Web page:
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My job's pretty new (4 weeks and counting), so I don't quite know how I feel about it yet. It's part of the reason why I wanted to know about the rest of y'all's work and how it's treating you. There are parts I like -- three-day weekends, affable co-workers, free lunches -- and parts that I don't: "ten-hour" shifts that usually run longer, a mix of grueling physical work and long stretches of tedium, frequent scrapes and bruises from a combination of the necessary fast pace and all the slamming and opening of various doors and hatches. I'm part of a team that collects and counts cash from slot machines at a casino. In the morning we cart a bunch of empty canisters to one of the three rotating zones and set them all out, then quickly move in a line through about 800 machines, unlocking outer and inner doors, collecting all the full canisters, shoving the empty ones in and re-locking the machines. Then for the next 6-8 hours we unlock canisters, run money through counting machines, verify it, bag it and count it. It's murder on the back and hands, and there are no chairs in the count room because anything and everything extraneous is a security liability, and as the like twenty cameras on the ceiling attest, the house doesn't exactly trust us with their money. At the end of the day, my feet are killing me, and the last hour is standing around in a locked, empty room with nothing to do while the totals export to accounting for them to check everything over. The collecting part is taxing, and the counting part requires just enough presence of mind that you can't daydream without making trivial mistakes that take forty-five minutes to sort out (there's no "close enough" in the count room; if your count is at all different from the machine you better find where that money went, even if it's just a five-dollar bill that ended up falling under a table), but it's not super stimulating, either.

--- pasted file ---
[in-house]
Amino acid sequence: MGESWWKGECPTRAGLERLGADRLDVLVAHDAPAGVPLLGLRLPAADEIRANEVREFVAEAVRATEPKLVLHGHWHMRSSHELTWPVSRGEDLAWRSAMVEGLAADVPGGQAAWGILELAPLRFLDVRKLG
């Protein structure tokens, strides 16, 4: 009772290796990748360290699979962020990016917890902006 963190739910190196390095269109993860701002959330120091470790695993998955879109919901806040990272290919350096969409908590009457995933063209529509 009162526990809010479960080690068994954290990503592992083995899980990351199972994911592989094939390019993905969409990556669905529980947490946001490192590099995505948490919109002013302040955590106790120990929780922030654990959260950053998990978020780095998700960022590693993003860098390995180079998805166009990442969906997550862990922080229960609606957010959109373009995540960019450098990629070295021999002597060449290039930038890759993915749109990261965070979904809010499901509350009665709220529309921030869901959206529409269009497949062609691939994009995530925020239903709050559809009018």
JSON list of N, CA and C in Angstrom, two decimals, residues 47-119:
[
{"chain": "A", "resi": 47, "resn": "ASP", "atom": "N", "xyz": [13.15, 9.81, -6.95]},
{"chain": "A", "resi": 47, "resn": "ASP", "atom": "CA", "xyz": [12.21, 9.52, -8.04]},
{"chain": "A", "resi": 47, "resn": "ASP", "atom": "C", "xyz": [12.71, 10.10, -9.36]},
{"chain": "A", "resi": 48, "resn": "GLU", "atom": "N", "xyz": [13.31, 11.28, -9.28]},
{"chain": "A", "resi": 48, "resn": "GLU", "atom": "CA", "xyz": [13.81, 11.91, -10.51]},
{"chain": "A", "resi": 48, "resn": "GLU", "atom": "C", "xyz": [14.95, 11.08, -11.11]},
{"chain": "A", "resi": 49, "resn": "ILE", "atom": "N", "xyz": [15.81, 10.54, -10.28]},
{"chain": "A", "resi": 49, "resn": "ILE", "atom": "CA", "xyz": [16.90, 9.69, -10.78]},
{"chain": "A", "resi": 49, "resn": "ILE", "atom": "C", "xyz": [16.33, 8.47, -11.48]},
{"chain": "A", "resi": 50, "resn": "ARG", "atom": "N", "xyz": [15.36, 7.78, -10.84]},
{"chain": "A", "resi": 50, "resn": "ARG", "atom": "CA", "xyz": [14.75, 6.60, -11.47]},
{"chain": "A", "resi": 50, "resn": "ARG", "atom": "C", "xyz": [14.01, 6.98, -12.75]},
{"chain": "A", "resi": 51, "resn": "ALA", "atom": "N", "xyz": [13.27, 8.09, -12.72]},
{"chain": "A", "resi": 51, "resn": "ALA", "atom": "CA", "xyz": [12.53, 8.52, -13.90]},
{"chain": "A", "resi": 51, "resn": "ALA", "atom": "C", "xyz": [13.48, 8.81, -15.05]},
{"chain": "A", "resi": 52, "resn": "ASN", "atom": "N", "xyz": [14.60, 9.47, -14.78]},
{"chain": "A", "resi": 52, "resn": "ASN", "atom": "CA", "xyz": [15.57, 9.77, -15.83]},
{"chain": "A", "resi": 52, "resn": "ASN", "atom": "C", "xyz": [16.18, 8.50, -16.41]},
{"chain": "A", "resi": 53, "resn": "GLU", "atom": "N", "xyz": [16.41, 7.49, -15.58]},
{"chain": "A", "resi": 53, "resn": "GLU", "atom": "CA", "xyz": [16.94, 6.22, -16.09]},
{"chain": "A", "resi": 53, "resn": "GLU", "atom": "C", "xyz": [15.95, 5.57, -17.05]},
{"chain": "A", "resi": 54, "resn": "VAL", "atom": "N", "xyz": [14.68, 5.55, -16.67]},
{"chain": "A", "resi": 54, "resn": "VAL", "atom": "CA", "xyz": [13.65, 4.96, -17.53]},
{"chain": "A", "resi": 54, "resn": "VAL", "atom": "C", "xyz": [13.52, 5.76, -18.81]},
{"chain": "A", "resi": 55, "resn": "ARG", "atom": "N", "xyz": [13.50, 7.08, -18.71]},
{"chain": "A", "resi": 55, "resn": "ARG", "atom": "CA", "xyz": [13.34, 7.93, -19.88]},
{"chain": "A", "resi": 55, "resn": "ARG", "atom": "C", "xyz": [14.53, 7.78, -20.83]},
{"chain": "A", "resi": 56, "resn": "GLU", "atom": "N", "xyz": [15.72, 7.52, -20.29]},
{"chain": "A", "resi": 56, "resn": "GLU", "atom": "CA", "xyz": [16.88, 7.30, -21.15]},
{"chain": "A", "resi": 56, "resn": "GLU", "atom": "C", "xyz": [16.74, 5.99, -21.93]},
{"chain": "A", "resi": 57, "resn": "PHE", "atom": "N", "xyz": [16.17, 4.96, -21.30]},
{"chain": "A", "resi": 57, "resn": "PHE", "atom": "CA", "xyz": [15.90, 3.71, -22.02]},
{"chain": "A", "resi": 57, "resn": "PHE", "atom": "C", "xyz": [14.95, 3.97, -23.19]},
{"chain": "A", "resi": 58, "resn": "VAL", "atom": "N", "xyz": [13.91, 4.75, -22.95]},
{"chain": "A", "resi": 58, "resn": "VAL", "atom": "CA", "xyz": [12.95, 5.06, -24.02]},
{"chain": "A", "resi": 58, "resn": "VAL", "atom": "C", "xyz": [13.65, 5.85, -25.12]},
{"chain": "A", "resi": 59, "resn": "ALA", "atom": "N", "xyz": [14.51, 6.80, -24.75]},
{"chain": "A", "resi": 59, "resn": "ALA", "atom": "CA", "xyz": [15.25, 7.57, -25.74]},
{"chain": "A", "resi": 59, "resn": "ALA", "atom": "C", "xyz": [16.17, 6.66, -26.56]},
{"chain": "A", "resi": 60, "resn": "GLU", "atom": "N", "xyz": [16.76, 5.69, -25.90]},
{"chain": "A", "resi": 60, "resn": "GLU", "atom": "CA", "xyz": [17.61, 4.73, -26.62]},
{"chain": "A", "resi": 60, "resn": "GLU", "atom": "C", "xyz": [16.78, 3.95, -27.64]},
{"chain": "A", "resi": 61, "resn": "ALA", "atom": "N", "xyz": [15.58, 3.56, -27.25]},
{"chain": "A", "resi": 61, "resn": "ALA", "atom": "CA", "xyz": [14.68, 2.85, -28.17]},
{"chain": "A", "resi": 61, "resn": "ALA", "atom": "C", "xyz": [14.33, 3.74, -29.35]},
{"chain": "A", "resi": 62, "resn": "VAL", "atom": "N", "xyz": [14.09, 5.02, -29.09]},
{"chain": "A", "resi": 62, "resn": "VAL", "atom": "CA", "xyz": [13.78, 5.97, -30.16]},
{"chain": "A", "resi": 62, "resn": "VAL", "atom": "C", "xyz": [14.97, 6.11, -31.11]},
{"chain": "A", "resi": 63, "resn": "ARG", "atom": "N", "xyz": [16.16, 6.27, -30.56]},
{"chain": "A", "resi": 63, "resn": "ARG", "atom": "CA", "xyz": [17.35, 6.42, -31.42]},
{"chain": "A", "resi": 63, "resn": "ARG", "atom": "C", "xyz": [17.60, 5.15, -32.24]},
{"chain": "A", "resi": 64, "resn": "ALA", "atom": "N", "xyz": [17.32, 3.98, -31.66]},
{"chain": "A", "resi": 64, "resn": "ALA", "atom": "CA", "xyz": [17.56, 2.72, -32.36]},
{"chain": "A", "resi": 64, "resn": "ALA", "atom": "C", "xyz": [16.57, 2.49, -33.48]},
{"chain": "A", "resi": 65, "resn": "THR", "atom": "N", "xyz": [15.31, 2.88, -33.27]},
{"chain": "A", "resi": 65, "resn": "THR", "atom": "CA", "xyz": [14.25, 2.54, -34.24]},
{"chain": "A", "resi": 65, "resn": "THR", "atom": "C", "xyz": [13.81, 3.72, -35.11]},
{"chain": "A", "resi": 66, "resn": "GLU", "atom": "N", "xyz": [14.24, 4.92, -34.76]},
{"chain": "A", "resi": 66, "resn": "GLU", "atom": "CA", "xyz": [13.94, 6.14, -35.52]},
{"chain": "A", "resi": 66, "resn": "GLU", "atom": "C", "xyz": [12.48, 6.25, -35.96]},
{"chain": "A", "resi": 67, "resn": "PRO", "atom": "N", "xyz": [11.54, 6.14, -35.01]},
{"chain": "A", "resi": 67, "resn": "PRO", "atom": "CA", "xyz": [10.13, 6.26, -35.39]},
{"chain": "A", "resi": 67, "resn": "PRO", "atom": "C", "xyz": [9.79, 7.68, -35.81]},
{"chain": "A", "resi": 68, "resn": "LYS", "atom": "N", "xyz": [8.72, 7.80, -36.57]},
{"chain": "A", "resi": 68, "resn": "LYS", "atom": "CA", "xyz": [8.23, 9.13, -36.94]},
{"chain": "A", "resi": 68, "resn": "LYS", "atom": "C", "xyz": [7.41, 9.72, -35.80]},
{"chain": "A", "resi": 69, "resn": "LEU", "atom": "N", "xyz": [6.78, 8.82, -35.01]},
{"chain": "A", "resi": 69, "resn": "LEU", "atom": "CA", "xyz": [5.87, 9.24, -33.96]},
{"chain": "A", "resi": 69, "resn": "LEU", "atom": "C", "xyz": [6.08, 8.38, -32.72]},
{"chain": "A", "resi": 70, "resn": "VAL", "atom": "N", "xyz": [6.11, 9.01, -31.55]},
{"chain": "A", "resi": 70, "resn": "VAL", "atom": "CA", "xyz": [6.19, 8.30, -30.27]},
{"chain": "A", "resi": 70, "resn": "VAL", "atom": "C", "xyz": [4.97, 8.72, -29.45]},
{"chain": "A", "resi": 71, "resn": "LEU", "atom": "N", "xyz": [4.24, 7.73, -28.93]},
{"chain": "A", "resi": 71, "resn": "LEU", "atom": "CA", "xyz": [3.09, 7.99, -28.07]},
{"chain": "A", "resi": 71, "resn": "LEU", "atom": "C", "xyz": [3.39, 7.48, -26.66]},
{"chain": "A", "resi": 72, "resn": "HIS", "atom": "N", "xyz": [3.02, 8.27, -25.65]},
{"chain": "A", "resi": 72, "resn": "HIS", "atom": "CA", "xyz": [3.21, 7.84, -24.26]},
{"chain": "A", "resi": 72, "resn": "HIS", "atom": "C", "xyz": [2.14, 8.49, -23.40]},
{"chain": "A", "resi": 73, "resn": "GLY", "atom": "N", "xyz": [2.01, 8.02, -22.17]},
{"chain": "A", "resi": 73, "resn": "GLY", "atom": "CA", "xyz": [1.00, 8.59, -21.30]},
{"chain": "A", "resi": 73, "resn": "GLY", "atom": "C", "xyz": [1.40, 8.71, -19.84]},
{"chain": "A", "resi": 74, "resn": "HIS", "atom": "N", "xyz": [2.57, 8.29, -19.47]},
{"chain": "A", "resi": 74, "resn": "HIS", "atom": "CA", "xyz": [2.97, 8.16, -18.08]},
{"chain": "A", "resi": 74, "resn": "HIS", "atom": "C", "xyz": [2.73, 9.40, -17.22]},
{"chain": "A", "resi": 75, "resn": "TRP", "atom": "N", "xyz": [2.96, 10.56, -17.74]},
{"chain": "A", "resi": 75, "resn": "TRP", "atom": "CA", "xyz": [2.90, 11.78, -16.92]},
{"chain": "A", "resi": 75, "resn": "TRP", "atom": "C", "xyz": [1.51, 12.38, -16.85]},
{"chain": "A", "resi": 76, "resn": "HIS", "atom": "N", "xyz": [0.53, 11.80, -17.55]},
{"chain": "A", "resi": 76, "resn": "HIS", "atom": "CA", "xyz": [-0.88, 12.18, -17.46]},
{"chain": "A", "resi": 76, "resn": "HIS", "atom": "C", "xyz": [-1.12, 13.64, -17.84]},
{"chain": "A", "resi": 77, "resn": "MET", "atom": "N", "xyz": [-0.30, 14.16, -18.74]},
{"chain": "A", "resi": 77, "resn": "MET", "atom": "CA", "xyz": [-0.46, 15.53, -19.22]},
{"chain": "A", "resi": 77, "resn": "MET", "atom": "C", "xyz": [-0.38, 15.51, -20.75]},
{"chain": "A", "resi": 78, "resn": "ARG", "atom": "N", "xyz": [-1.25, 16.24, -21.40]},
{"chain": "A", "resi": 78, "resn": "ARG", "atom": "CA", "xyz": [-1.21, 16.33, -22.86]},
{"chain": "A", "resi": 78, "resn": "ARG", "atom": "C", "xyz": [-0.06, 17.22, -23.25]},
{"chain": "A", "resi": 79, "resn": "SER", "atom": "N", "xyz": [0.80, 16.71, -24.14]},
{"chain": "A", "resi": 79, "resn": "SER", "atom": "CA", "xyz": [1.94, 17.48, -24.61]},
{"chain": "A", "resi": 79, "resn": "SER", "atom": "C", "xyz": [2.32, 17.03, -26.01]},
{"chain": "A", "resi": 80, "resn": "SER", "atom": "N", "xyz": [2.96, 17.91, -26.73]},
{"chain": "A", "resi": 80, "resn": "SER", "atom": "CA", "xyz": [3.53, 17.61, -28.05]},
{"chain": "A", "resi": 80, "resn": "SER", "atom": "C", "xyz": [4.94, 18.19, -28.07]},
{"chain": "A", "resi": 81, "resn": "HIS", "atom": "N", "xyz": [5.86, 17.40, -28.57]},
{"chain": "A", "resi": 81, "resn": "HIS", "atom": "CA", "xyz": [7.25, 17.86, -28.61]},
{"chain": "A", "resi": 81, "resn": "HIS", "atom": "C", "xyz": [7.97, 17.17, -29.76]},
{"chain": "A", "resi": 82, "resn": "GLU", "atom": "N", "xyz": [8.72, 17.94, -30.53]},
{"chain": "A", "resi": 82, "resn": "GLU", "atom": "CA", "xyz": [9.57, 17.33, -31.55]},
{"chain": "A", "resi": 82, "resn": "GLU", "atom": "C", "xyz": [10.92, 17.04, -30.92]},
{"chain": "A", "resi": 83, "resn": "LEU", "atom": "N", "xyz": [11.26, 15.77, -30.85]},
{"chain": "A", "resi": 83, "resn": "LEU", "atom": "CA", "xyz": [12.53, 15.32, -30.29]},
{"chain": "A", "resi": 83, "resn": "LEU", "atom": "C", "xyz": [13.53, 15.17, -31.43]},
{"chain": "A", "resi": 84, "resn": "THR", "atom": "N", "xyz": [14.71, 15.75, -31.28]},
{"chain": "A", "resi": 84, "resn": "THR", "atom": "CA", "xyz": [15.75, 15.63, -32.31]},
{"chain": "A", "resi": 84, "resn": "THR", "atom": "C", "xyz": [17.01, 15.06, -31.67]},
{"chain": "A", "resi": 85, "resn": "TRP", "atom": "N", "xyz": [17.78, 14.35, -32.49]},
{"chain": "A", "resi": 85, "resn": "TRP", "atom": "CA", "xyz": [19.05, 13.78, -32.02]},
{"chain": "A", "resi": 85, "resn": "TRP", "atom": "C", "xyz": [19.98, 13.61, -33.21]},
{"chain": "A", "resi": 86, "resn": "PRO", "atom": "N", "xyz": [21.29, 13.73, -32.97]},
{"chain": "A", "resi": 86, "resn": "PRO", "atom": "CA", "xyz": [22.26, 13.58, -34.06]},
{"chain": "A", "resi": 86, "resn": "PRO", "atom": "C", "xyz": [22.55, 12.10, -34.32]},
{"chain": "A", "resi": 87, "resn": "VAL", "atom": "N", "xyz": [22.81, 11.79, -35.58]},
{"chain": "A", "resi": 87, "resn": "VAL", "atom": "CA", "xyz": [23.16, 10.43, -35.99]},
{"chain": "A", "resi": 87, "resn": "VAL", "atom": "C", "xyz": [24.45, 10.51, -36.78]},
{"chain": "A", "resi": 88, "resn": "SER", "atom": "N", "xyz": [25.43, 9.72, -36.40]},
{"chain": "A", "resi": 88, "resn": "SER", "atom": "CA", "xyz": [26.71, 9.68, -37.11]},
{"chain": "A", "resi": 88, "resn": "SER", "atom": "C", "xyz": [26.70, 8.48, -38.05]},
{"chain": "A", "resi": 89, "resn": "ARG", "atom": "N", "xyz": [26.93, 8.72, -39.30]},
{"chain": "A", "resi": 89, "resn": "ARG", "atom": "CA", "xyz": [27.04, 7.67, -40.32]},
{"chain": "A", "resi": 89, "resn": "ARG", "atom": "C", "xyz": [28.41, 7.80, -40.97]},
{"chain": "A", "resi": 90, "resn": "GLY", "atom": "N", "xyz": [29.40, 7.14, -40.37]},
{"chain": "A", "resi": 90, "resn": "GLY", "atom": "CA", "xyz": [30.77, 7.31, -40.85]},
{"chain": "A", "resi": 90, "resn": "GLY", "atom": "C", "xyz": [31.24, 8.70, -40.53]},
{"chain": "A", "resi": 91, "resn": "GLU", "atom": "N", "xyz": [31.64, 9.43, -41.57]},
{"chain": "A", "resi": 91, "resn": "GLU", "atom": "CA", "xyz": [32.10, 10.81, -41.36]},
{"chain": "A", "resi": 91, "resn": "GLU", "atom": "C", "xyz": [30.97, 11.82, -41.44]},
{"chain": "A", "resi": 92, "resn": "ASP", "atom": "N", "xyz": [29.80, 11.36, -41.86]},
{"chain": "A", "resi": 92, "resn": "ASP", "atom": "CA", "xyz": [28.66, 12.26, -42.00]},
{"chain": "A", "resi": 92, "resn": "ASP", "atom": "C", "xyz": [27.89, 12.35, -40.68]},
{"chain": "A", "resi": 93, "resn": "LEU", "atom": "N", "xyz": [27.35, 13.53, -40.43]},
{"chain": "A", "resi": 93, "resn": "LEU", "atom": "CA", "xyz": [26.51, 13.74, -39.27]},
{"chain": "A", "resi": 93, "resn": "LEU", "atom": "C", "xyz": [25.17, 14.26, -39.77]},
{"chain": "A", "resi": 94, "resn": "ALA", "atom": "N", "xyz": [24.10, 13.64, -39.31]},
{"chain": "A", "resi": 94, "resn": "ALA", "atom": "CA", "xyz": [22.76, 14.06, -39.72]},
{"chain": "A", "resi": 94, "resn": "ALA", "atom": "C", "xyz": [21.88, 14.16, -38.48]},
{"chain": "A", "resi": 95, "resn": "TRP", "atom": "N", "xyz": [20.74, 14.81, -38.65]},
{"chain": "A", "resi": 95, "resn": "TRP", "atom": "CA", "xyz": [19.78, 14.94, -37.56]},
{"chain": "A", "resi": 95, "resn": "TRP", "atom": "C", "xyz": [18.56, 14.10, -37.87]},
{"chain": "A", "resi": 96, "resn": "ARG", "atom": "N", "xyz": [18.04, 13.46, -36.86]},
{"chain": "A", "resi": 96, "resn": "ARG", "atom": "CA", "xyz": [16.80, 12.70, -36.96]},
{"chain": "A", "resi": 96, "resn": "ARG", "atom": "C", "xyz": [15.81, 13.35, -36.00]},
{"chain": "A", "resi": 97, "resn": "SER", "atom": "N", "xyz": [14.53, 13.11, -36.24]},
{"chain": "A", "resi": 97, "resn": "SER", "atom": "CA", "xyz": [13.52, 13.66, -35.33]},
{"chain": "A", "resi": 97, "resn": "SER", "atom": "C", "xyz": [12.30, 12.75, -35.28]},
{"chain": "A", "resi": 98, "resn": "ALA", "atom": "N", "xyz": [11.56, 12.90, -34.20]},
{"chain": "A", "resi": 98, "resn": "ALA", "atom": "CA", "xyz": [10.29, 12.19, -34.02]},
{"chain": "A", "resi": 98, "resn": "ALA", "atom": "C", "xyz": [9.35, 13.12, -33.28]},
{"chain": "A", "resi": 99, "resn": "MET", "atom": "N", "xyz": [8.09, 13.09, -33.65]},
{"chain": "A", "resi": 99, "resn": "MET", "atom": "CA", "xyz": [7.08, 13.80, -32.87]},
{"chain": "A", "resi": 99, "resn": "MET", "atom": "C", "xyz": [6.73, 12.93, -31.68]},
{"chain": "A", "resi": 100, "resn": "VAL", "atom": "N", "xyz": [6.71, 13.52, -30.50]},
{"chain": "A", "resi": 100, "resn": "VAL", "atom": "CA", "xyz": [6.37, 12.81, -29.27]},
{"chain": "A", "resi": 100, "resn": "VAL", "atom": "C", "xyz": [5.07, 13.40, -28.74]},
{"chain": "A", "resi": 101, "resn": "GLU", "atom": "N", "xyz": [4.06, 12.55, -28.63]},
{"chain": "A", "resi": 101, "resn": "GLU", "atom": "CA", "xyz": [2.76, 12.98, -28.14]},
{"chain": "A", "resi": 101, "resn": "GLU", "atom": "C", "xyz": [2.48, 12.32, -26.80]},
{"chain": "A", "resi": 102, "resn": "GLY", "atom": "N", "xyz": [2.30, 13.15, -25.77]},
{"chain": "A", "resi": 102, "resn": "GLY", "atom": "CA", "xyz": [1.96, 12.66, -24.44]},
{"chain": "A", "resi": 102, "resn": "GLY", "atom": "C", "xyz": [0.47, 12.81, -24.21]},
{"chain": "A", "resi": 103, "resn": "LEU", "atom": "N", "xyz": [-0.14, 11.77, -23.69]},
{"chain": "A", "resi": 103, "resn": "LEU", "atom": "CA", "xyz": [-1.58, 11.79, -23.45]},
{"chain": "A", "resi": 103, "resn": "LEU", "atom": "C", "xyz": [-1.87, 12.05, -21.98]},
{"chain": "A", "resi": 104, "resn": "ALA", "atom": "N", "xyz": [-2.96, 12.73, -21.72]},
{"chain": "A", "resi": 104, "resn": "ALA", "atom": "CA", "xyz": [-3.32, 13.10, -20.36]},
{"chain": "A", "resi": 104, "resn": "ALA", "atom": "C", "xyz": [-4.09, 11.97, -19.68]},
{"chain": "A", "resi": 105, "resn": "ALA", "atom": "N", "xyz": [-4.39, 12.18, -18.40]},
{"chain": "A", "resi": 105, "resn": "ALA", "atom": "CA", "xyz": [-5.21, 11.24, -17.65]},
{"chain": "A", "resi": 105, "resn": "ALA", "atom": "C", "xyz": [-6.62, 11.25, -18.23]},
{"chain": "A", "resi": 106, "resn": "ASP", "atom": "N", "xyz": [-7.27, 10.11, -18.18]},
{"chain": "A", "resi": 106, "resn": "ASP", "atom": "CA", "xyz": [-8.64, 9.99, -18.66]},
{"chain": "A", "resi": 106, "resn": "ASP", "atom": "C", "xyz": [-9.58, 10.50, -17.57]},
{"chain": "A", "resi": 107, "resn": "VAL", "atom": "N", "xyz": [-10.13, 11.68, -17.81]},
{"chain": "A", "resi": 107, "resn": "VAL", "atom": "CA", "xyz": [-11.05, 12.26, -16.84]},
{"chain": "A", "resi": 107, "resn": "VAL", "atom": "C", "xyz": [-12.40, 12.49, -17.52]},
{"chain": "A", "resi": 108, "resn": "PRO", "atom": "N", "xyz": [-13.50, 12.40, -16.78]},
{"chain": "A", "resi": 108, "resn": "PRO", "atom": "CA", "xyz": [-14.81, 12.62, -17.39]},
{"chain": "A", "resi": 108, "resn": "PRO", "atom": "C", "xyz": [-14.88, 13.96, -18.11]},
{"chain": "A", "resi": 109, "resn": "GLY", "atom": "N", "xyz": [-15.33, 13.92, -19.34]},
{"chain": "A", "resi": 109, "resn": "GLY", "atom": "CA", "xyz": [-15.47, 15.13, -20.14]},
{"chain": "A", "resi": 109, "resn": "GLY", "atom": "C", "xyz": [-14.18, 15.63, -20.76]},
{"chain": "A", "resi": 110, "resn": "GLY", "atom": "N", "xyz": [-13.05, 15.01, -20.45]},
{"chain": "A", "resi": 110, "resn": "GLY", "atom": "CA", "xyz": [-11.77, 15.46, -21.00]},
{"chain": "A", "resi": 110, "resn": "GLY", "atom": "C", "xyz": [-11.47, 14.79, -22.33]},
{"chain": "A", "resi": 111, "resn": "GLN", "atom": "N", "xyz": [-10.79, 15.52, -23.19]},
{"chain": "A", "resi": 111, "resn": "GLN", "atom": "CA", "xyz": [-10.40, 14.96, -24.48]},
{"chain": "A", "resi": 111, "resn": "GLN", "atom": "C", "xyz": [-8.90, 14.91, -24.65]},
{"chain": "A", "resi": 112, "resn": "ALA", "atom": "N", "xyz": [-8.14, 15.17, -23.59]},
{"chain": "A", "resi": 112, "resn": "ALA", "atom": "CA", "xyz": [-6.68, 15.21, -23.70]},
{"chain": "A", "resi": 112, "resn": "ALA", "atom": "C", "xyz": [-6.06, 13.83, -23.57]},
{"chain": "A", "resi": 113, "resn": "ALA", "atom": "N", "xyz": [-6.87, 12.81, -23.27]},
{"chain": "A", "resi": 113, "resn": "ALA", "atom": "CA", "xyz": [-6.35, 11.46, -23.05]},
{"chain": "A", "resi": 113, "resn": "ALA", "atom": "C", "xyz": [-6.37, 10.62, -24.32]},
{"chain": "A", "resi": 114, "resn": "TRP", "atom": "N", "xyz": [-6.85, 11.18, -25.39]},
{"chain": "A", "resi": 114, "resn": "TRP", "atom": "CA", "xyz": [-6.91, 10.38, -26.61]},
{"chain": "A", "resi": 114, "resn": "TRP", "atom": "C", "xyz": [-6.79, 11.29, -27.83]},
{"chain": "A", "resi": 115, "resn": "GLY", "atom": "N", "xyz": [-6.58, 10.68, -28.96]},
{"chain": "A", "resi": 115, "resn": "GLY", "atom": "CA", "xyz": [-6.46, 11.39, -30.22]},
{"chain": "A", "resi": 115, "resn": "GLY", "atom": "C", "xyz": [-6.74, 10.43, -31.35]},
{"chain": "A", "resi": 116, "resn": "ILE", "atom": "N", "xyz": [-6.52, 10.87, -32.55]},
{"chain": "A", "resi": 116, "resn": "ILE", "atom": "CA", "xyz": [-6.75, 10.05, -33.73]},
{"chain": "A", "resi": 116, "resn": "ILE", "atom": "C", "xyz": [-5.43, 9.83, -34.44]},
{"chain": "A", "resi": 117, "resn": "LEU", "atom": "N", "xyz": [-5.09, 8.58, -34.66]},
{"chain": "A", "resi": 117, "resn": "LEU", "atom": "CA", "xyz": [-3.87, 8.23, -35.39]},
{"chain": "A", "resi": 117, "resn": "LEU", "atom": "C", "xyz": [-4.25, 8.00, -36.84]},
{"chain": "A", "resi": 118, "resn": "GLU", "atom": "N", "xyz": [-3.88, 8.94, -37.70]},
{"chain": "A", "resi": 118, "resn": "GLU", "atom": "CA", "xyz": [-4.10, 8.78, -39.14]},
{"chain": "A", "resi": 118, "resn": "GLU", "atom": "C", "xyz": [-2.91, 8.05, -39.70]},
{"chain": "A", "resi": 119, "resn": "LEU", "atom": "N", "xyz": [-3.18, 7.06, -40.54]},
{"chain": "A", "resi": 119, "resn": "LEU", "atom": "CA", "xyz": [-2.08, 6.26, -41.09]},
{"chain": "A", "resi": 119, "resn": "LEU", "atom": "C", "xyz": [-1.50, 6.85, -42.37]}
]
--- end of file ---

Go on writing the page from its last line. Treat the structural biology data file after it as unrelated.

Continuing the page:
Maybe it's Millenial Entitlement or whatever, but I'd sorta rather be doing something else. A spotty work history and lack of a college degree don't give me a lot of options, though, so maybe I should be grateful for what I've got.

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Factory work is very similar to that. 10-hour shifts are the norm, and there is often a mandatory 5th day (so yay, overtime but boo, guaranteed 50 hours at work). It's also tedious, repetitive, physically demanding, and not intellectually stimulating. You also have to account for every part and every piece of materiel, though usually not with 20 cameras on you.

Despite what some people think, manufacturing just isn't an engine of the middle class anymore either. The pay is low, the benefits are nearly nonexistant if you don't live in the upper-midwest where unions are a thing. You come into the job as a temp worker, and years later you can still leave as a temp worker rather than as an actual employee of the factory. Almost all of the people I used to work with in factories were also not middle income, and not on a path to becoming middle income. Heck, half of them were old ladies who needed the money despite being past retirement age.